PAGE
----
The gap between science and religion

By religion I mean any sort of loosely organised mysticism, spiritualism or esoteric practice.

I’ve been thinking for a while that I seem to live in a gap somewhere between Professor Brian Cox, and his ilk, who calls anything that can’t be directly observed, or quantified through some baffling mathematical equation, merely wu wu, or woo woo (how do you spell that Bri?), and that bloke with a white beard whose address is @heaven.

I know there are scientists who have faith too, Professor Robert Winston never called anything wu wu in his life, but I think they are in the minority. I love science but its breathtaking theoretical arrogance is a right turn off at times and, well, that more or less goes the same for the religious life. It’s like we have to jump to one side, or the other, or consider yourself without a framework for life.

Except there is the middle way and it is to be found in the arts, and I call philosophy an art too, albeit a maddening one. So when I saw this TED Talk by Alain de Botton I watched it and I realised that when I stood in the Turbine Hall at the Tate Modern the other week, and leaned on the rail over the void, clasping my hands as if I was 7 years old and kneeling under the watchful eye of the Virgin Mary and St Norbert in church, I was not going as mental as I thought I was.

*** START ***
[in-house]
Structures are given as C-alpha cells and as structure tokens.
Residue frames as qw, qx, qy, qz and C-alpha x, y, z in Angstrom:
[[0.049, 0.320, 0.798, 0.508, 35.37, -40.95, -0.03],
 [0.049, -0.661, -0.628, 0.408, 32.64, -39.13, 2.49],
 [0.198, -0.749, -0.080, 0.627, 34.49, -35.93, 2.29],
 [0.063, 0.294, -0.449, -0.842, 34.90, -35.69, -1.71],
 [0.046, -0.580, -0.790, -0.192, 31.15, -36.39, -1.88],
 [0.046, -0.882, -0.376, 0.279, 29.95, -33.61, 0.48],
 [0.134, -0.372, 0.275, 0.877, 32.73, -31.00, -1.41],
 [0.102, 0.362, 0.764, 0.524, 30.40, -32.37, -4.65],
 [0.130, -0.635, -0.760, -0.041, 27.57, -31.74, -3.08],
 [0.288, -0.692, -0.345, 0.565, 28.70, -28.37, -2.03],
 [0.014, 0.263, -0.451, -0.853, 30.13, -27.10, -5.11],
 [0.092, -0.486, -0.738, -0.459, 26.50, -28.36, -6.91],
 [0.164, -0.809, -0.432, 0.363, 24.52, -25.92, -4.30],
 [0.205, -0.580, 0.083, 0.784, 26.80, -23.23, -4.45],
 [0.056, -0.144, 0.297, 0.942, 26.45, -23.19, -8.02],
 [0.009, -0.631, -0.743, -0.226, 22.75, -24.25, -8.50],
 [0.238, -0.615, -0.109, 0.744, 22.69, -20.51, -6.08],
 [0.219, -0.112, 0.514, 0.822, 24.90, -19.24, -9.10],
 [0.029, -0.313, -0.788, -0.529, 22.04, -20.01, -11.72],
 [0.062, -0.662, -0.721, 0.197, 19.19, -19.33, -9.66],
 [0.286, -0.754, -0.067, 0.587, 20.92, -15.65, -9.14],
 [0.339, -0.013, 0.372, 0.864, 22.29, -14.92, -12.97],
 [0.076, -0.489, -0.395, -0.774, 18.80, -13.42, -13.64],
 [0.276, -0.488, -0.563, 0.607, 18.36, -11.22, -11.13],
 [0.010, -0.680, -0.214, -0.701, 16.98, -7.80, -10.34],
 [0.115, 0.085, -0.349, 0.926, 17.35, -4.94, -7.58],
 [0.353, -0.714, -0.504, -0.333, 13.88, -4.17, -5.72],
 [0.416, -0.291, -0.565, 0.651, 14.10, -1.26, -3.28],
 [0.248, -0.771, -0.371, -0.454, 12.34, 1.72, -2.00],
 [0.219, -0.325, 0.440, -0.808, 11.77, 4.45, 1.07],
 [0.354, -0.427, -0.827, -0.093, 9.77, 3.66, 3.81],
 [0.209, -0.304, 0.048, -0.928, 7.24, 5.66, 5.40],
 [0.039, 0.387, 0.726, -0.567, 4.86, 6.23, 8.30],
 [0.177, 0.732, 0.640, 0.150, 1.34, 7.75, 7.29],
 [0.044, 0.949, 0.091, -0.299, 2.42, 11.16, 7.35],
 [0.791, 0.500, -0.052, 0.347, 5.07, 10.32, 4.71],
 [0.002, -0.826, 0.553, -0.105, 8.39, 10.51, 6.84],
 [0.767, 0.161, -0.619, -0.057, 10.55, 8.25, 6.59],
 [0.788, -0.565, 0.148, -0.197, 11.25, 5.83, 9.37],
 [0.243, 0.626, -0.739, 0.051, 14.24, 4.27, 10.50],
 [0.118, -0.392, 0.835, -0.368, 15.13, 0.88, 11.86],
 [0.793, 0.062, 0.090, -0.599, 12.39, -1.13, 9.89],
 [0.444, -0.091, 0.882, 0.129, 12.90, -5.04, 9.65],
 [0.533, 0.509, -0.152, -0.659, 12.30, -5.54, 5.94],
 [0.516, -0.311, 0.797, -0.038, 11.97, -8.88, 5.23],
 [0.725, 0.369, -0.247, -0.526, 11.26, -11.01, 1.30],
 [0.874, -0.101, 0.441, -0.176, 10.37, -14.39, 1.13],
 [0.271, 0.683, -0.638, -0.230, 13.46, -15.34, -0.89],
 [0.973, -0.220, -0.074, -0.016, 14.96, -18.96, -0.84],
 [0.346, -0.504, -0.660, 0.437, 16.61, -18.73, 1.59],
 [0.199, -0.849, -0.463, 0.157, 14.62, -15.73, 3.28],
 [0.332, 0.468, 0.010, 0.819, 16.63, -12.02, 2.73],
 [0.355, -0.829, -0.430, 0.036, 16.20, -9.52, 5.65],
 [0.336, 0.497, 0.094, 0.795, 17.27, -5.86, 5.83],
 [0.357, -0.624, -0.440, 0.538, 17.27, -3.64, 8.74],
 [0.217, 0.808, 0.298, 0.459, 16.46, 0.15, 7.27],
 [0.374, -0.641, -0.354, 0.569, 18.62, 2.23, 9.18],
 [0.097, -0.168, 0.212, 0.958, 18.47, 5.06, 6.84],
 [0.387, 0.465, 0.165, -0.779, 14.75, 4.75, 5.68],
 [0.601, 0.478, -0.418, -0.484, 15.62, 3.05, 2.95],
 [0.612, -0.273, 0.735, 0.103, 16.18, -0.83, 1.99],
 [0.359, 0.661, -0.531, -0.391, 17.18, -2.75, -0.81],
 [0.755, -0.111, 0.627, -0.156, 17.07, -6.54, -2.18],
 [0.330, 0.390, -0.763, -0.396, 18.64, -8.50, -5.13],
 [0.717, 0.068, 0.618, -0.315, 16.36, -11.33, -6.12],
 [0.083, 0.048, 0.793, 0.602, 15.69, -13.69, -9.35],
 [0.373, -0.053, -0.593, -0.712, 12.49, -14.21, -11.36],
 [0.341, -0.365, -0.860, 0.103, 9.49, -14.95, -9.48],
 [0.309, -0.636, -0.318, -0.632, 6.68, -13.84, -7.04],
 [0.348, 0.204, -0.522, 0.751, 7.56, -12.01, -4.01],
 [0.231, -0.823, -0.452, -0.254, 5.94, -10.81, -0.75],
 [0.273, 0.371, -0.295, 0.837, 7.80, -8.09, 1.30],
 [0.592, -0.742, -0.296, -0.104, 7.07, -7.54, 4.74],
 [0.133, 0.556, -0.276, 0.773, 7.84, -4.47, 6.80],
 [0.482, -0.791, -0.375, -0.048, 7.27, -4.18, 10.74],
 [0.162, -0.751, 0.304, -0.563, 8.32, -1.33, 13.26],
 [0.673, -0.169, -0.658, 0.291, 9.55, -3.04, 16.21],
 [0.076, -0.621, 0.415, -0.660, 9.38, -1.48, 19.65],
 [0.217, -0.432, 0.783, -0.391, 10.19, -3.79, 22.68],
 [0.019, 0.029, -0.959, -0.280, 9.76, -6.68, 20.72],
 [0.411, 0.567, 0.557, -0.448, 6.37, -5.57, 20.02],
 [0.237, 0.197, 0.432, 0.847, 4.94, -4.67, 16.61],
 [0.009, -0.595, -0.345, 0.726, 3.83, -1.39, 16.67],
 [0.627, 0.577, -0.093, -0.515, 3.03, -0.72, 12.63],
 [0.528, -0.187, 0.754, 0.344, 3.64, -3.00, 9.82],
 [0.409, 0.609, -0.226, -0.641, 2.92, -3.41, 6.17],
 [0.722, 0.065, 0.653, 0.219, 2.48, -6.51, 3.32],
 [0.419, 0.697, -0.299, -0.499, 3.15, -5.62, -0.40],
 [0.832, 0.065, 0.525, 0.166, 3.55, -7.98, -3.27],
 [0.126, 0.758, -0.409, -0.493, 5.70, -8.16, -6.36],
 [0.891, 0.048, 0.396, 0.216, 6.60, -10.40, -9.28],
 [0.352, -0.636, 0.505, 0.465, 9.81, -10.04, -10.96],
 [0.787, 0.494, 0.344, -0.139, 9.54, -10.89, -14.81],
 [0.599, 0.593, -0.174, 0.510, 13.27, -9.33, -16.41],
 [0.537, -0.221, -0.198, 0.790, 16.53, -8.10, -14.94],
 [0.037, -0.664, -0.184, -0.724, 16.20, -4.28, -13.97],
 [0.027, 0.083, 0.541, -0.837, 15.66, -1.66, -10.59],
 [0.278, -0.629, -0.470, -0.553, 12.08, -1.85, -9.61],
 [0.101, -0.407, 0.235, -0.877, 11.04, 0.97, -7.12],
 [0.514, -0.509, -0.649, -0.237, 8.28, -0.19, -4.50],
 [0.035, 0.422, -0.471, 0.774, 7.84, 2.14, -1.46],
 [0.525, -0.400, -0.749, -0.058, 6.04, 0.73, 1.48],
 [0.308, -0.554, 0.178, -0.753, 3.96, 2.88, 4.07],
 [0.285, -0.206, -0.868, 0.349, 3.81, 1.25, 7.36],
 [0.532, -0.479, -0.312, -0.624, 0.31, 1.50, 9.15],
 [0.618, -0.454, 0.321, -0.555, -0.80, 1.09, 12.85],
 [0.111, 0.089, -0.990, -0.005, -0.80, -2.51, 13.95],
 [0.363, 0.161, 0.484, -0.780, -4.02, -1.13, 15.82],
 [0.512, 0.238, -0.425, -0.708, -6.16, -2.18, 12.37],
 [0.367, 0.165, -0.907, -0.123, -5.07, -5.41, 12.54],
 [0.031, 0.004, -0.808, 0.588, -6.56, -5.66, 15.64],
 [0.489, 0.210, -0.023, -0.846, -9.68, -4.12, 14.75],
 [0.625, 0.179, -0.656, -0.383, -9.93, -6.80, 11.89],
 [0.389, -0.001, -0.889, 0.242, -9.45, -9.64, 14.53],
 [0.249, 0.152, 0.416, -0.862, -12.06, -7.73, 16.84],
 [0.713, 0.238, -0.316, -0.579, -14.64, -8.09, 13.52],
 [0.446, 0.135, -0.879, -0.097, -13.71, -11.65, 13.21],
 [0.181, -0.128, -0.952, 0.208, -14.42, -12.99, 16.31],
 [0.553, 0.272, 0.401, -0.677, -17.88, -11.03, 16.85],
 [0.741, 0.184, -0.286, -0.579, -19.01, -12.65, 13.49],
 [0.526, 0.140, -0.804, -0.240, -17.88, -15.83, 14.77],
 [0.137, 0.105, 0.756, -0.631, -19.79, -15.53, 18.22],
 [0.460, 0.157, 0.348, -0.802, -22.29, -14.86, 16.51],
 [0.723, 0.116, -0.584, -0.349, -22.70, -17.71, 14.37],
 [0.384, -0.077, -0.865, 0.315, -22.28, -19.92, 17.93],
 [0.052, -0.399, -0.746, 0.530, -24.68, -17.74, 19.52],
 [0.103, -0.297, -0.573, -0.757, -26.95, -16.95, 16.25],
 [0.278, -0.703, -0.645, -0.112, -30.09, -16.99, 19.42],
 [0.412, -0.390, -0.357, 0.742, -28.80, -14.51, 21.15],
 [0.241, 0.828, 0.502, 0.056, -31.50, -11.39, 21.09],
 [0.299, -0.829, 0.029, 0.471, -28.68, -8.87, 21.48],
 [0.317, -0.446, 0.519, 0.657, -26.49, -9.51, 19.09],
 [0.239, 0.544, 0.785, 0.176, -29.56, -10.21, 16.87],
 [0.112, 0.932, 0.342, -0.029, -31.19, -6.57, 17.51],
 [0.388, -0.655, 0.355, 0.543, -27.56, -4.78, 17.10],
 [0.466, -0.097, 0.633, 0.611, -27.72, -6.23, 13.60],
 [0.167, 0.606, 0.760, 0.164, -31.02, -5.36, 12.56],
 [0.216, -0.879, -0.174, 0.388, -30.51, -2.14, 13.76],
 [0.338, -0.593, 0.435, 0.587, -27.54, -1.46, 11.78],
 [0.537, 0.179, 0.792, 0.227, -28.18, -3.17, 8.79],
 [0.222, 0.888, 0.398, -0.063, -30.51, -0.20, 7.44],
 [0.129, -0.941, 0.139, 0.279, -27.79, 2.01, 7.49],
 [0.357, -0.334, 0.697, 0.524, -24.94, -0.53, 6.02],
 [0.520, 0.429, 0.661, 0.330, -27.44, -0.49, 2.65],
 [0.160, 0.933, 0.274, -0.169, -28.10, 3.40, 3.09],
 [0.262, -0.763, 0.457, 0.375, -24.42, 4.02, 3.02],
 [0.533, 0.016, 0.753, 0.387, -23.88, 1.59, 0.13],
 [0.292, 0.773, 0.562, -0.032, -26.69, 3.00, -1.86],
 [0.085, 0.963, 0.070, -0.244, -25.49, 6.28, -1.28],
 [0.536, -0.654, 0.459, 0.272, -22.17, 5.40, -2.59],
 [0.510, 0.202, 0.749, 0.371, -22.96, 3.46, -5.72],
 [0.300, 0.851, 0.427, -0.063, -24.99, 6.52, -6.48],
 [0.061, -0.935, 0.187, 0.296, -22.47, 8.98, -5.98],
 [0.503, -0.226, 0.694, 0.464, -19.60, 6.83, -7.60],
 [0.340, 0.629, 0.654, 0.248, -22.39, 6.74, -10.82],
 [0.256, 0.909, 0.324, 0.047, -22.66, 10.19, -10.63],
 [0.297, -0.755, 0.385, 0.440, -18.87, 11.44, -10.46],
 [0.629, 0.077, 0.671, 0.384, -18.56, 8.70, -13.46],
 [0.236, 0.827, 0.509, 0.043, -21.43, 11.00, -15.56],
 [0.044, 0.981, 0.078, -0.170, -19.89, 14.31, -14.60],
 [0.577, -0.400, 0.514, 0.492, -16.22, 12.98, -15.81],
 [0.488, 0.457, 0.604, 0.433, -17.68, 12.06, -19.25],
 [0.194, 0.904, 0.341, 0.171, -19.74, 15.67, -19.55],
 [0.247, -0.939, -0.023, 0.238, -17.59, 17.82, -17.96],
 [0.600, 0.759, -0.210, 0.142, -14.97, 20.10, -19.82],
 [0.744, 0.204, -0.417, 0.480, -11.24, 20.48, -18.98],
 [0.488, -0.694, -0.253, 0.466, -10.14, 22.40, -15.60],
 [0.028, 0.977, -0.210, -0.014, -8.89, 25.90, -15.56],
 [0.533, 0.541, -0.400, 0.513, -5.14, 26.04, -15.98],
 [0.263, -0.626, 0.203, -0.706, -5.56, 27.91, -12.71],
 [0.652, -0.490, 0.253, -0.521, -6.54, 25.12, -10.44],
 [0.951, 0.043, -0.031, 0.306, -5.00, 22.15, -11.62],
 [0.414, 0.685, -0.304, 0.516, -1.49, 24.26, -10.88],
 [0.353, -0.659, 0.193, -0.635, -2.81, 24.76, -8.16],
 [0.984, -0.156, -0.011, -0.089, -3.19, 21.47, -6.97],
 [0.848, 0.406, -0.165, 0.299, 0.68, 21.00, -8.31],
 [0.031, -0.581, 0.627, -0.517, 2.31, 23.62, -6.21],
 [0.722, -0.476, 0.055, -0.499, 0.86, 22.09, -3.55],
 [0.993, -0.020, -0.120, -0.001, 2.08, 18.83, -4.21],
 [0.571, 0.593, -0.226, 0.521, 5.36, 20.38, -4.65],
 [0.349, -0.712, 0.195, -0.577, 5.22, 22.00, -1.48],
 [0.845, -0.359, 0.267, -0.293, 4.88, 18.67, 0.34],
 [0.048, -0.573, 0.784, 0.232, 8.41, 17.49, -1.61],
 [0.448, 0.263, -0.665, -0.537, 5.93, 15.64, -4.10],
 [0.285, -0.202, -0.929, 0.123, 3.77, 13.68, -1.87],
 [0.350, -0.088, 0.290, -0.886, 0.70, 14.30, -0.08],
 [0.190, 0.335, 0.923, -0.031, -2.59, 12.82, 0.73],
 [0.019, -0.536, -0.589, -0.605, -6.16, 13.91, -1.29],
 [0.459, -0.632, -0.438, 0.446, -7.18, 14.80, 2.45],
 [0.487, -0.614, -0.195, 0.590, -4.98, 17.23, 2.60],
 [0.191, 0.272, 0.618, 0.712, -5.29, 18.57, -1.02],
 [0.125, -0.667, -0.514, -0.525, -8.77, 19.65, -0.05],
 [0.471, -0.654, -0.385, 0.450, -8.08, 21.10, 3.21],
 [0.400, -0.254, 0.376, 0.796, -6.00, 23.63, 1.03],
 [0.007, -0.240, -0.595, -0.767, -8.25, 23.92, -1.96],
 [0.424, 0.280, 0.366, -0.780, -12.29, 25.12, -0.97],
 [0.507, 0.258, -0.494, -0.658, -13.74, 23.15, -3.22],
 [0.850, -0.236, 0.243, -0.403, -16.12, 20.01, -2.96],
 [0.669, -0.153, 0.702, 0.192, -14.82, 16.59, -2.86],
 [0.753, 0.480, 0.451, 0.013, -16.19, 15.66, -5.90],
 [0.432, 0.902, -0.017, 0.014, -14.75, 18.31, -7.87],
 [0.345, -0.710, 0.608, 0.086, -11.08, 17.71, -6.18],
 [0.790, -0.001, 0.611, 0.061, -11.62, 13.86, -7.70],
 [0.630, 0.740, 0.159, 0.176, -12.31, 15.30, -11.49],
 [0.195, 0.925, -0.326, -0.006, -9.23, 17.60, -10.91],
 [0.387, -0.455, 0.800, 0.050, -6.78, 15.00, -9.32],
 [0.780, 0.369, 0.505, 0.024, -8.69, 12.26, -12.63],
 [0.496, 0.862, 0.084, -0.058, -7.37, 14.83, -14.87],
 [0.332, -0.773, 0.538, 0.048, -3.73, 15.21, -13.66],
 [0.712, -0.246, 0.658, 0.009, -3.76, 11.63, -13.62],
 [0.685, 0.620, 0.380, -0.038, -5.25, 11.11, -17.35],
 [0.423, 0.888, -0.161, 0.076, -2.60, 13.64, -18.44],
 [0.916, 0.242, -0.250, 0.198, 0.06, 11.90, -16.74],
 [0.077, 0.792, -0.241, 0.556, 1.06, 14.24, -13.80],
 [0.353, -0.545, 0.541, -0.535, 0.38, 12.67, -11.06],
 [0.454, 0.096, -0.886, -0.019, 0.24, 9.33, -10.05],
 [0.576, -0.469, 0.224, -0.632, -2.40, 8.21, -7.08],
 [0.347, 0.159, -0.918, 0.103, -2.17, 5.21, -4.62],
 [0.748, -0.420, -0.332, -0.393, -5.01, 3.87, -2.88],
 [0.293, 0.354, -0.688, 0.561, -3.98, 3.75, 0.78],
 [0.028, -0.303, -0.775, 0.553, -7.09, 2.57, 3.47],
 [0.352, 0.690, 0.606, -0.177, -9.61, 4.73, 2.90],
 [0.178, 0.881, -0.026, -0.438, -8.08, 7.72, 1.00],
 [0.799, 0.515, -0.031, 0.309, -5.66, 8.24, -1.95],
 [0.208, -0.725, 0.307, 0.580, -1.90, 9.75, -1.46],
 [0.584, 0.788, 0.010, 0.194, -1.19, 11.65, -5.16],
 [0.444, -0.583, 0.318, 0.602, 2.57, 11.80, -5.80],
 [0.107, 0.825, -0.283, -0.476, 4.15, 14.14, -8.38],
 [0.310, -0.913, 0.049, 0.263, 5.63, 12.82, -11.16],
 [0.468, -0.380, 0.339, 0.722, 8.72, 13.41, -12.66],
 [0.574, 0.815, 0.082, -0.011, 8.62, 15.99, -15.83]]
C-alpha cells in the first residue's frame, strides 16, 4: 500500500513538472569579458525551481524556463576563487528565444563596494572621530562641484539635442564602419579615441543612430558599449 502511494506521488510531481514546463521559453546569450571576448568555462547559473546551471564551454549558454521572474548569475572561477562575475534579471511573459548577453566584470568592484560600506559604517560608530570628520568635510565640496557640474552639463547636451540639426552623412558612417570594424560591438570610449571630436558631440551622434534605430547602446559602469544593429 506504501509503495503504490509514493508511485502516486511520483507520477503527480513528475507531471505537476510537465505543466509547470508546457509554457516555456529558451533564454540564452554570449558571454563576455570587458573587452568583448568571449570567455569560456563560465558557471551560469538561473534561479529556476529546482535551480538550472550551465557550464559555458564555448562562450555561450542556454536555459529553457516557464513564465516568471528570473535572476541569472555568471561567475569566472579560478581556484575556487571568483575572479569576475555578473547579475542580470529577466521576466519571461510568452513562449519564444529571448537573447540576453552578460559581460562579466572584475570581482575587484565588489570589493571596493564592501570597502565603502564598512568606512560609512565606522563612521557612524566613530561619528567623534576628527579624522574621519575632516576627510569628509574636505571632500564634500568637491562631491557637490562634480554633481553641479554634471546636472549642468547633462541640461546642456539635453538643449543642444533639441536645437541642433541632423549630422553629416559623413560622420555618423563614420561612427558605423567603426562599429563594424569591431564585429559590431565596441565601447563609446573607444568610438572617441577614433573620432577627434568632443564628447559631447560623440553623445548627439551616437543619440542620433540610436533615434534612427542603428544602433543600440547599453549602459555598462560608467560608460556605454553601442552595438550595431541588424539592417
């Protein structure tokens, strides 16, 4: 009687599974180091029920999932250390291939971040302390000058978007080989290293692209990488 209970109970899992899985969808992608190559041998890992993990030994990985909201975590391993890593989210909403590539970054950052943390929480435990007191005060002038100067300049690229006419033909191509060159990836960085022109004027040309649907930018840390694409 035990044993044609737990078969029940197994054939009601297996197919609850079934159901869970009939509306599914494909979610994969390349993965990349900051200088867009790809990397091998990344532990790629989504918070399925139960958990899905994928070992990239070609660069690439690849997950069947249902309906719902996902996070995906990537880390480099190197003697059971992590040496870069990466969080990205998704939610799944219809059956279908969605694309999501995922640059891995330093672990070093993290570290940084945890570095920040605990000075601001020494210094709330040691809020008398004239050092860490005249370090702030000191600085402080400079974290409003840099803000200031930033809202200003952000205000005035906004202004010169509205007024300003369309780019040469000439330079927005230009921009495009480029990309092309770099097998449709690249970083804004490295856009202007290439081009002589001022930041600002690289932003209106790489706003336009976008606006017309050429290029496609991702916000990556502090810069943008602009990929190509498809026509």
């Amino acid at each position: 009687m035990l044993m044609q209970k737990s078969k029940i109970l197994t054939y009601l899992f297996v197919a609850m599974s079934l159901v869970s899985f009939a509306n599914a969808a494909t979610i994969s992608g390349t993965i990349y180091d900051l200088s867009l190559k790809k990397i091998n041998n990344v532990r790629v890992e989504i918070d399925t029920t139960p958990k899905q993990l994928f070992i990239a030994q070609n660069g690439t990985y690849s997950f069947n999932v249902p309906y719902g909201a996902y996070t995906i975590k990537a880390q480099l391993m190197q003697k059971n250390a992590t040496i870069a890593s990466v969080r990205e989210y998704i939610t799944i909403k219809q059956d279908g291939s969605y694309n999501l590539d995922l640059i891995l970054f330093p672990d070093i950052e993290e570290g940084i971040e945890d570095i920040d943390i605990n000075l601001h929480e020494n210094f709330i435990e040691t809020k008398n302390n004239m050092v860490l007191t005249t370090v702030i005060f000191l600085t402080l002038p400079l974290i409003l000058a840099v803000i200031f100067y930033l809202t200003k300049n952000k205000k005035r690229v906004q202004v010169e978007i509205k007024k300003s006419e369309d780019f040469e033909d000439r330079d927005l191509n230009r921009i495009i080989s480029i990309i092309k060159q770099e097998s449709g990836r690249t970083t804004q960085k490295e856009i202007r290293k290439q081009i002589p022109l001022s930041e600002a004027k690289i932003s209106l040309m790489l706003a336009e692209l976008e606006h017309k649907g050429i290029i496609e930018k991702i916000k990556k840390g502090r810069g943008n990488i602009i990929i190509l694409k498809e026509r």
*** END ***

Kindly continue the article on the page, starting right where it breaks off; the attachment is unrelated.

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Posted on January 20, 2012, in Art, Science and tagged , , , . Bookmark the permalink. 1 Comment.

  1. False modesty is the refinement of vanity. It is a lie.

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